Substantive Rights Created By USERRA Are Not Lost By Arbitrating.
On the one hand, on the other hand . . . On the one hand, there is a liberal federal policy favoring arbitration agreements. On the other hand, the Federal Arbitration Act’s arbitration mandate can be “overridden by a contrary congressional command.”
Does the Uniformed Services Employment and Reemployment Rights Act of 1994 (USERRA) prohibit the compelled arbitration of claims arising under its provisions? No, holds the Ninth Circuit in an opinion authored by Judge Murguia. Ziober v. BLB Resources, Inc., No. 14-56374 (9th Cir. 10/14/16).
USERRA establishes employment rights for returning servicemembers. Kevin Ziober told his employer that the Navy was recalling him to duty in Afghanistan, and on the last scheduled day of work, his employer told him that there would be no job upon his return.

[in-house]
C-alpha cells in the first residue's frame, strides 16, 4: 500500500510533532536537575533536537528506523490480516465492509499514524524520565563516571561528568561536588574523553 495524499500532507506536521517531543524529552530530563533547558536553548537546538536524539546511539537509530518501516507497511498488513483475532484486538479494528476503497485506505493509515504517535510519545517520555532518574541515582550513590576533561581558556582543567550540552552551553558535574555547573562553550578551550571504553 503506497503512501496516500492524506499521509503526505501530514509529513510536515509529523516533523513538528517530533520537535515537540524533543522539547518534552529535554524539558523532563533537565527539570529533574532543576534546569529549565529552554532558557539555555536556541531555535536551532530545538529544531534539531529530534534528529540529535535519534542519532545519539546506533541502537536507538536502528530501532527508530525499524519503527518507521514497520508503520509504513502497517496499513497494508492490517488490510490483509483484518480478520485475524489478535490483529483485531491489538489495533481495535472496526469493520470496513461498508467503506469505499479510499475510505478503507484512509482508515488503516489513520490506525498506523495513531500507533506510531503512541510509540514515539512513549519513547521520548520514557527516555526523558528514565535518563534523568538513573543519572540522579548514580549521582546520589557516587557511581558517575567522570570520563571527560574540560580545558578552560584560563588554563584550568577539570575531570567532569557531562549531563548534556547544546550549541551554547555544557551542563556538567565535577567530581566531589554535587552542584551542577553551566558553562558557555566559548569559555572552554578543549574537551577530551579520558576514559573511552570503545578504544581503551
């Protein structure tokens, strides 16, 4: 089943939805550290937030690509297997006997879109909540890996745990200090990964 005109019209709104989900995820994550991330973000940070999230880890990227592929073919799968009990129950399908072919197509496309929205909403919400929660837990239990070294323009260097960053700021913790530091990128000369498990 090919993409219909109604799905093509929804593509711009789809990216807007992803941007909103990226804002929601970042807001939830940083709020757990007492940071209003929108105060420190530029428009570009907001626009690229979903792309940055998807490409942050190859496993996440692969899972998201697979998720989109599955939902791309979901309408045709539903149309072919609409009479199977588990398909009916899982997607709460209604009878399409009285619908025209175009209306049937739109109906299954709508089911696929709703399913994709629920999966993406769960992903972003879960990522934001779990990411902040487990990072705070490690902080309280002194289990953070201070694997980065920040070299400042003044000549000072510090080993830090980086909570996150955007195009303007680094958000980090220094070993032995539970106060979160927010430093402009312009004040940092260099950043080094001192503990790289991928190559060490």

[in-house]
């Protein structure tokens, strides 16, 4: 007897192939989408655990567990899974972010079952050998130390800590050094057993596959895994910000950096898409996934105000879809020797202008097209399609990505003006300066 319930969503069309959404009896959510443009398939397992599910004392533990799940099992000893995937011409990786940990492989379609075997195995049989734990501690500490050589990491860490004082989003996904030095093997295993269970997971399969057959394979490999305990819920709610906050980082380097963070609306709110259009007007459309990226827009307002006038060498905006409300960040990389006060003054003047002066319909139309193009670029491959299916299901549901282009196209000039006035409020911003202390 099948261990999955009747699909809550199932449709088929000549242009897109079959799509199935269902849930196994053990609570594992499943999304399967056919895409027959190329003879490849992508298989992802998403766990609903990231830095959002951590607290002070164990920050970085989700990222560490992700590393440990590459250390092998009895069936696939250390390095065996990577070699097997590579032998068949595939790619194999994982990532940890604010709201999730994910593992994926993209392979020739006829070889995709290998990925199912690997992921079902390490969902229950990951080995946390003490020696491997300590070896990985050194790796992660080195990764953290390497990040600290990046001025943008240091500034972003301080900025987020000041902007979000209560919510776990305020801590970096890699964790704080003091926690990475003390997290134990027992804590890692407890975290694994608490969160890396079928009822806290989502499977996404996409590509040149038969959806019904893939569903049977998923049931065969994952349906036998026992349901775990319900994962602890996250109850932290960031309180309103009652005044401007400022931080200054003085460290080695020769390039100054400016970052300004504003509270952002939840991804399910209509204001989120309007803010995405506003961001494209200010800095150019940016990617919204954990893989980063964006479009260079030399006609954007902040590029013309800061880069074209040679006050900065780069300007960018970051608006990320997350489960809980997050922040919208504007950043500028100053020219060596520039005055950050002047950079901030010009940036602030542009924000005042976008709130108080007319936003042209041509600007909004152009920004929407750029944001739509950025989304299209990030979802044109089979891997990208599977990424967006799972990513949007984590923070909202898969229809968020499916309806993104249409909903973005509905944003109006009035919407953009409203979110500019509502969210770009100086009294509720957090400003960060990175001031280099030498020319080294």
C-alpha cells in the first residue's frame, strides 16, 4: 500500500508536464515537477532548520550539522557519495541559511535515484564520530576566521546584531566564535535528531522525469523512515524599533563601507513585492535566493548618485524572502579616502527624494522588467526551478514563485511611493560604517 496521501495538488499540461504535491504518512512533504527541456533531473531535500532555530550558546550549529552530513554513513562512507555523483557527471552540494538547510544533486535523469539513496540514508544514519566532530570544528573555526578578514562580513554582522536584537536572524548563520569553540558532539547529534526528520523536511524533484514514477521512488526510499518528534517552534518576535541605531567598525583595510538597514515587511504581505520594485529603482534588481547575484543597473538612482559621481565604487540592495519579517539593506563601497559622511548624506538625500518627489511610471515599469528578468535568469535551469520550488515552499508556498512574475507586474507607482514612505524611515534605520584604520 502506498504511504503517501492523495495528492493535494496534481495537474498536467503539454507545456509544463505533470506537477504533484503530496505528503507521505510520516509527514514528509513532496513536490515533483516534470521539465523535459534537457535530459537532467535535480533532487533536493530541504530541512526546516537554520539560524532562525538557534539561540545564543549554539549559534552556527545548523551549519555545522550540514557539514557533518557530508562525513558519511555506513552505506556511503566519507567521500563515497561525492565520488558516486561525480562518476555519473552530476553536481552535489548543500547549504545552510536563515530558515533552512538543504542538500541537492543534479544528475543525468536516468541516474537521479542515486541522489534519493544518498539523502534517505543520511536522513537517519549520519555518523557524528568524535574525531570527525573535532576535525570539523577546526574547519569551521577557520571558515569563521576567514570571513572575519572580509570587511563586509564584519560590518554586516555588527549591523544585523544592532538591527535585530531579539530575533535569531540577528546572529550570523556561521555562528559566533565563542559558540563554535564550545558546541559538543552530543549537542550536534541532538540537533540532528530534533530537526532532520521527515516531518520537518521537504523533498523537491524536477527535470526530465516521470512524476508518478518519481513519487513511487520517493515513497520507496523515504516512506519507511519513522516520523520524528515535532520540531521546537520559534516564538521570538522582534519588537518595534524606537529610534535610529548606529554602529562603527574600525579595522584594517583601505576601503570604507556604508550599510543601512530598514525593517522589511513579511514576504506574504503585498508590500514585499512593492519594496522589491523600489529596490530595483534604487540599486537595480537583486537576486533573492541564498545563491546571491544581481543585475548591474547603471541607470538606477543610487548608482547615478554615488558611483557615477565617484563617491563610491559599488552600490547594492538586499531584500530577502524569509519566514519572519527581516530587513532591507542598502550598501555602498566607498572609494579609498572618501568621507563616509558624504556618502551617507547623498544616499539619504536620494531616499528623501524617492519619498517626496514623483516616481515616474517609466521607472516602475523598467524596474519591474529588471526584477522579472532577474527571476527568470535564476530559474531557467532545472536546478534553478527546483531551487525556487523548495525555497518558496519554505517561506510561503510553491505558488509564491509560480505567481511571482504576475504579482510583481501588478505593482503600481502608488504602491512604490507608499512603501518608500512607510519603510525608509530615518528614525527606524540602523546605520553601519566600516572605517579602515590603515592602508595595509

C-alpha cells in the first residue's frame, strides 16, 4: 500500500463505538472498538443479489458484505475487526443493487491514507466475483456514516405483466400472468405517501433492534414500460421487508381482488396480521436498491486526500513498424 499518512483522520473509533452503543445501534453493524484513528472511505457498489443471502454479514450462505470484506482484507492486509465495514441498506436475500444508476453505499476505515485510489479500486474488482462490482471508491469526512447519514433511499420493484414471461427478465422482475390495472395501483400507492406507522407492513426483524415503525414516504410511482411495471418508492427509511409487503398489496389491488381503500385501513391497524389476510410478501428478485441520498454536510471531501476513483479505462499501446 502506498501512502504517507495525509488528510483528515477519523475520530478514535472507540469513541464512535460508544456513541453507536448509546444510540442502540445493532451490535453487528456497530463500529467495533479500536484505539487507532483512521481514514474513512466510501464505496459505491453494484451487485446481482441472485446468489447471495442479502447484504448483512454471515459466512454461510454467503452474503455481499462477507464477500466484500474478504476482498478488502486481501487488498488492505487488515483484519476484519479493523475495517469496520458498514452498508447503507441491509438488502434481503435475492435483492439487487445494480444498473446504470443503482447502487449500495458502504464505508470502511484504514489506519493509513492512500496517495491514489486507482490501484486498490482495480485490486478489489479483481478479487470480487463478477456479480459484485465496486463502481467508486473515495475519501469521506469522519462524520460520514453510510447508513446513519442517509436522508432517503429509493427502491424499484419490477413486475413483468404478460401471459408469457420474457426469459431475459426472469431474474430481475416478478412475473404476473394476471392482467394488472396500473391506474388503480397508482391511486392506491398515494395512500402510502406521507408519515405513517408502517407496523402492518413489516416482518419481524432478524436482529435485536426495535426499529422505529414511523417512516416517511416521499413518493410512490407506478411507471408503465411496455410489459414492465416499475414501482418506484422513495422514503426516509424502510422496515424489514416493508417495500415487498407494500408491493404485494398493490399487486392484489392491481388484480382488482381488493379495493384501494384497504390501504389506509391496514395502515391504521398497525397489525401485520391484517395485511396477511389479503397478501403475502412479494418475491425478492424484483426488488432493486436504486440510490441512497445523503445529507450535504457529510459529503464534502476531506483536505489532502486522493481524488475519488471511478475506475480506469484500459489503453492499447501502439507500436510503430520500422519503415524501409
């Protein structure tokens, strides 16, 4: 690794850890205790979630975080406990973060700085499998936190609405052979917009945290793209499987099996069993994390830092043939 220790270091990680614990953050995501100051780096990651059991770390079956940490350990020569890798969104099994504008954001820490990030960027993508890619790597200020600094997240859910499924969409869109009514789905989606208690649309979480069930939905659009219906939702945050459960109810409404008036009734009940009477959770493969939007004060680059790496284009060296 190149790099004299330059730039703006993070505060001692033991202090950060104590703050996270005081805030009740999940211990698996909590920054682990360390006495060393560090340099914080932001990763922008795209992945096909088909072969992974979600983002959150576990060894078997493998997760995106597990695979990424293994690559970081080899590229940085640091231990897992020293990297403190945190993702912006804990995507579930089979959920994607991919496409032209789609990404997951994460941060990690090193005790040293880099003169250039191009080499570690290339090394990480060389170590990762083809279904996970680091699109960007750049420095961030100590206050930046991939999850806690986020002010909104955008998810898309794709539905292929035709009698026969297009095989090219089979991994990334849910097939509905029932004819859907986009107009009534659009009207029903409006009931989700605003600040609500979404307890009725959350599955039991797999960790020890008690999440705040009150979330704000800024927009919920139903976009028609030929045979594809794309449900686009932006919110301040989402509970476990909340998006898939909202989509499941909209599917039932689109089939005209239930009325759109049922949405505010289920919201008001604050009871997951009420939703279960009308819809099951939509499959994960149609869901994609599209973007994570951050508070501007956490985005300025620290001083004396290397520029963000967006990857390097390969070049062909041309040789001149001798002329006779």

Mr. Ziober sued, and the employer successfully enforced its arbitration agreement with him.
USERRA provides a right to sue in federal district court. Relying primarily on CompuCredit v. Greenwood, 132 S. Ct. 665 (2012), the Ninth Circuit explains that this right is a procedural right, not a substantive right, and absent a clear legislative mandate, the procedural right to arbitrate can be enforced, because it does not affect the substantive rights created by USERRA.
Concurring, Judge Watford is a skeptic. He explains that the statute appears to confer a right to sue in district court, and includes what can be interpreted as a non-waiver provision. Furthermore, legislation benefitting servicemembers is to be liberally construed in their favor. But because there is a muddled legislative history, Judge Watford writes, “I don’t think it’s prudent for us to create a circuit split by reversing the district court’s ruling, particularly given the ease with which congress can fix this problem.” And we all know how easily Congress fixes problems these days.